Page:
The railroad, like the old high-road, is at its highest level above the sea at the Kaduganawa pass, and a lighthouse-shaped column stands here in memory of the engineer of the carriage road, Captain Dawson. We here are on the dividing ridge of two water-sheds. All the hundred little streams which we have hitherto passed, threading their silver way through the velvet verdure of the valley, flow either to the Kelany Ganga or to the Maha-Oya, both reaching the sea on the western coast. The brooks which tumble from the eastern shoulder of Kaduganawa all join the Mahavelli Ganga, which flows southward not far below. This is the largest river in the island, being about one hundred and thirty-four miles long, and it enters the sea on the east coast near Trincomalee. The railway runs along its banks, which are crowded with plantations of sugar-cane, and in a quarter of an hour from the pass we reach Peradenia, the last station before Kandy….  6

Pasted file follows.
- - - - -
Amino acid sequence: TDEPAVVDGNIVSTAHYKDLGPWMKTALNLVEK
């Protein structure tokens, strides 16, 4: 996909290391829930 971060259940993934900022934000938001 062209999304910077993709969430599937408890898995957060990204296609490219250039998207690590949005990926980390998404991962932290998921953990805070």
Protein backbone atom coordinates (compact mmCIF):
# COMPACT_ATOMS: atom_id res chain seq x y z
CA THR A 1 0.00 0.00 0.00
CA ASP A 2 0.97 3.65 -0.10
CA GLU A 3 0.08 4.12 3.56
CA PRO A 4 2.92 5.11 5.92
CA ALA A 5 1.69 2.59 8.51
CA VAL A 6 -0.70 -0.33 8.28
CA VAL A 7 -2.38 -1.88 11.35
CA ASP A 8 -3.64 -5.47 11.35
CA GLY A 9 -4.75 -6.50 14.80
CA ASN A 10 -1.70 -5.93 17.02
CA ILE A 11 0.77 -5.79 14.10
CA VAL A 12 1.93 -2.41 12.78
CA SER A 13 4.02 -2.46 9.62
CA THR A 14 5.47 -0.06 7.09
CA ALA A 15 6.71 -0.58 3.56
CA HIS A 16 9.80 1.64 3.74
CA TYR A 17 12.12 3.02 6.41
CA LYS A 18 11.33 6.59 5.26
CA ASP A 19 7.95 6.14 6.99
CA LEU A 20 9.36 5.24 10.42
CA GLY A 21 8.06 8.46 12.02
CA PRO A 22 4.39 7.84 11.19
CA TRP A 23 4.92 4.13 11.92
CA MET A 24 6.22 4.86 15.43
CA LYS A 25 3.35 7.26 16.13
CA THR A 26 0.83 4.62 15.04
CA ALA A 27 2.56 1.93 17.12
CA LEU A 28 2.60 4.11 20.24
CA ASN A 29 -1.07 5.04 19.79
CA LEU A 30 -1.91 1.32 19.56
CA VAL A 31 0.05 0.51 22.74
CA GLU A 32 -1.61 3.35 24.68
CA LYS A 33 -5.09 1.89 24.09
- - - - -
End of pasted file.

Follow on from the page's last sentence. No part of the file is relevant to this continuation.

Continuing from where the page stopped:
The entrance to the garden is through a fine avenue of old india-rubber trees. This is the same as the Indian species, of which the milky juice when inspissated becomes caoutchouc, and of which young plants are frequently grown in sitting-rooms in our cold Northern climate, for the sake of the bright polished green of its oval leathery leaves. But while with us these india-rubber plants are greatly admired when their inch-thick stems reach the ceiling, and their rare branches bear fifty leaves, more or less, in the hot moisture of their native land they attain the size of a noble forest tree, worthy to compare with our oaks. An enormous crown of thousands of leaves growing on horizontal boughs, spreading forty to fifty feet on every side, covers a surface as wide as a good-sized mansion, and the base of the trunk throws out a circle of roots often from one hundred to two hundred feet in diameter, more than the whole height of the tree. These very remarkable roots generally consist of twenty or thirty main roots, thrown out from strongly marked ribs in the lower part of the trunk, and spreading like huge creeping snakes over the surface of the soil. The india-rubber tree is indeed called the “snake-tree” by the natives, and has been compared by poets to Laocoön entwined by serpents. Very often however the roots grow up from the ground like strong upright poles, and so form stout props, enabling the parent tree to defy all storms unmoved. The spaces between these props form perfect little rooms or sentry boxes, in which a man can stand upright and be hidden. These pillar-roots are developed here in many other gigantic trees of very different families.  7